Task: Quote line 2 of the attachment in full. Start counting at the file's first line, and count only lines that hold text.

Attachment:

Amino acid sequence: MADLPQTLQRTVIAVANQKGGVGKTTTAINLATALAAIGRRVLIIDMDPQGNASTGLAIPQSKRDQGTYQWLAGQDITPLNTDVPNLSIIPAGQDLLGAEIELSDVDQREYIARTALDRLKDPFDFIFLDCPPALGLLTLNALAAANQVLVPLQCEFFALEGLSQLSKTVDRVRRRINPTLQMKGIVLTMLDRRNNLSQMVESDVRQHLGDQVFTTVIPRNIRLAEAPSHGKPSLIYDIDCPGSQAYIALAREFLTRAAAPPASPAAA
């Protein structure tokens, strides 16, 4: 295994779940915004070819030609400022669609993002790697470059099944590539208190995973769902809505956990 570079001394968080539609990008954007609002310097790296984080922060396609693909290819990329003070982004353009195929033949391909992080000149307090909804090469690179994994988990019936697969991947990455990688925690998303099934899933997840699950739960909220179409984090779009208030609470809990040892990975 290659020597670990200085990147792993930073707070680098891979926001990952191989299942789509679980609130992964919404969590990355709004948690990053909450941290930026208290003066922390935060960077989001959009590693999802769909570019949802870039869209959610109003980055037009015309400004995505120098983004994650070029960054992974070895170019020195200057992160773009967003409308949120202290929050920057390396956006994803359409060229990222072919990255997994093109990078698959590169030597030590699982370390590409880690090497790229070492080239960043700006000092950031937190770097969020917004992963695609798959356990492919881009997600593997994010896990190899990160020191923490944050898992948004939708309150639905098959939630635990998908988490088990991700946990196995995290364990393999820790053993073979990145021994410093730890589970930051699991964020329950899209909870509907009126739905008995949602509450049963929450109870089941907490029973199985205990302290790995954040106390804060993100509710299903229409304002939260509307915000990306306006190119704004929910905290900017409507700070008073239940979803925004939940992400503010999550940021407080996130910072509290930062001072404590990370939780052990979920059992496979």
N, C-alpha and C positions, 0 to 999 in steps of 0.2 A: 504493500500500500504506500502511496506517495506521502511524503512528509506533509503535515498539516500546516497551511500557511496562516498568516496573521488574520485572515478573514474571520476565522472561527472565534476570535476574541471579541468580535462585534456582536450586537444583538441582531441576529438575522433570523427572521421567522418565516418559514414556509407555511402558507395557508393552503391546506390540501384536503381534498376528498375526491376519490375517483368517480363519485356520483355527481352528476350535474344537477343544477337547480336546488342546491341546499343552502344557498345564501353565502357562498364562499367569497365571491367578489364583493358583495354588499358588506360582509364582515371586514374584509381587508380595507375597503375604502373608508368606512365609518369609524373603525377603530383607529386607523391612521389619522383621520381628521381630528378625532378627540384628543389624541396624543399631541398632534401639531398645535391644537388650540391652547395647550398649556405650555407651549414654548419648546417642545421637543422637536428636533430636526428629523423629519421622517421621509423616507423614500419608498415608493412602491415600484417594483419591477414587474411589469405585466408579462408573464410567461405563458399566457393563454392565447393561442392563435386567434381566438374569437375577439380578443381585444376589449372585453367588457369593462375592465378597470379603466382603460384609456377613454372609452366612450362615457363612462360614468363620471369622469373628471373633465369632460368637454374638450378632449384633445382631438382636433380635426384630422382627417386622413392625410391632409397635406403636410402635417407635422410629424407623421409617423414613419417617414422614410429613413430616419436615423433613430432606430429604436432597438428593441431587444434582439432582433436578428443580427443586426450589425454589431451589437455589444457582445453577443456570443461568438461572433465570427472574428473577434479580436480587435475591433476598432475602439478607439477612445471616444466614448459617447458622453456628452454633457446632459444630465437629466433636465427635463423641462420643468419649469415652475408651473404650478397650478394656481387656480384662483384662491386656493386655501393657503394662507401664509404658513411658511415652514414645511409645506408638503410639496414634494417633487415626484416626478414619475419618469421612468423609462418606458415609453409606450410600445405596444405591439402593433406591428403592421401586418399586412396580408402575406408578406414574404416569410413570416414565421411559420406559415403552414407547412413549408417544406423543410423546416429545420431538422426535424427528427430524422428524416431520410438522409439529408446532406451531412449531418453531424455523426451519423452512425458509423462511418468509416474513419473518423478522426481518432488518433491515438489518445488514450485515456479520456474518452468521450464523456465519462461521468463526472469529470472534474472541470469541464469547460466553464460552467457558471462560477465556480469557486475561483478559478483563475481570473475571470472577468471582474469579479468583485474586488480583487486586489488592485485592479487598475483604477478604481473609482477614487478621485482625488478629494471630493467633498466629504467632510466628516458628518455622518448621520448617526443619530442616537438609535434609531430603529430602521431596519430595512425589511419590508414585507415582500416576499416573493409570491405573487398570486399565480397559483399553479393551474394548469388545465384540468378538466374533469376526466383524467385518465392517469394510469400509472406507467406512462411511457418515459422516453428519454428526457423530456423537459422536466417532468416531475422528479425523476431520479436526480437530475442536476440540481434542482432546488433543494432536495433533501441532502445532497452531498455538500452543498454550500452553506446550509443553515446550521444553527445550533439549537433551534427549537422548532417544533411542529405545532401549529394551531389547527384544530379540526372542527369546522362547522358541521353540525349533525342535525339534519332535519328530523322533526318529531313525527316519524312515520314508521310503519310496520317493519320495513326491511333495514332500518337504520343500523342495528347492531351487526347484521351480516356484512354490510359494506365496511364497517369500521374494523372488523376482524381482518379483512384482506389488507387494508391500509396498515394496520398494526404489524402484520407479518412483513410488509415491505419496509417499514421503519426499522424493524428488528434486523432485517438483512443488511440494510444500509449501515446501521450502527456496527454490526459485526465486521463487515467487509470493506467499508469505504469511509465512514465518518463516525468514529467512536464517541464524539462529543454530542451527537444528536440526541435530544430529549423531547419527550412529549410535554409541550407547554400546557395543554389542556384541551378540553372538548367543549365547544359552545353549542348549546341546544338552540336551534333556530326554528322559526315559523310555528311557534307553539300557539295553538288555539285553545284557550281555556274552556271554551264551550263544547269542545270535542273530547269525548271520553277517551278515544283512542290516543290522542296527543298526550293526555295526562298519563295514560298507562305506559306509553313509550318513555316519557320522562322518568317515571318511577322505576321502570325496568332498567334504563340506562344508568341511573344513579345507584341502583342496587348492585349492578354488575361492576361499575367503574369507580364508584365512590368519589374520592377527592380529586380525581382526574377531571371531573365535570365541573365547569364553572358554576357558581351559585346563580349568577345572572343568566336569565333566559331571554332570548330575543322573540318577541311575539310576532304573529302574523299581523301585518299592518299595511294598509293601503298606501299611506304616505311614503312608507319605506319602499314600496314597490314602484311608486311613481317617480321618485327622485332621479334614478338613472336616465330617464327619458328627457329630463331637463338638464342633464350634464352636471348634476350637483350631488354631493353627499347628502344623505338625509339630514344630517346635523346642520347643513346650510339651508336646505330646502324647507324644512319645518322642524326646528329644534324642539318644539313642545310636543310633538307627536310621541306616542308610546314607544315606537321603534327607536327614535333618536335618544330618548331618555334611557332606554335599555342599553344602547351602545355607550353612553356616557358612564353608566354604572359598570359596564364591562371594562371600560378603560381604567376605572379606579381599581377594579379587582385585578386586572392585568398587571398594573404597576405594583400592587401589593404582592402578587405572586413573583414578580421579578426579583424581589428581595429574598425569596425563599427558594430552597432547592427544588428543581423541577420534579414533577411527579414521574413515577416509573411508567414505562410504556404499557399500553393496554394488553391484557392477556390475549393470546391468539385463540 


């Protein structure tokens, strides 16, 4: 295994779940915004070819030609400022669609993002790697470059099944590539208190995973769902809505956990 570079001394968080539609990008954007609002310097790296984080922060396609693909290819990329003070982004353009195929033949391909992080000149307090909804090469690179994994988990019936697969991947990455990688925690998303099934899933997840699950739960909220179409984090779009208030609470809990040892990975 290659020597670990200085990147792993930073707070680098891979926001990952191989299942789509679980609130992964919404969590990355709004948690990053909450941290930026208290003066922390935060960077989001959009590693999802769909570019949802870039869209959610109003980055037009015309400004995505120098983004994650070029960054992974070895170019020195200057992160773009967003409308949120202290929050920057390396956006994803359409060229990222072919990255997994093109990078698959590169030597030590699982370390590409880690090497790229070492080239960043700006000092950031937190770097969020917004992963695609798959356990492919881009997600593997994010896990190899990160020191923490944050898992948004939708309150639905098959939630635990998908988490088990991700946990196995995290364990393999820790053993073979990145021994410093730890589970930051699991964020329950899209909870509907009126739905008995949602509450049963929450109870089941907490029973199985205990302290790995954040106390804060993100509710299903229409304002939260509307915000990306306006190119704004929910905290900017409507700070008073239940979803925004939940992400503010999550940021407080996130910072509290930062001072404590990370939780052990979920059992496979």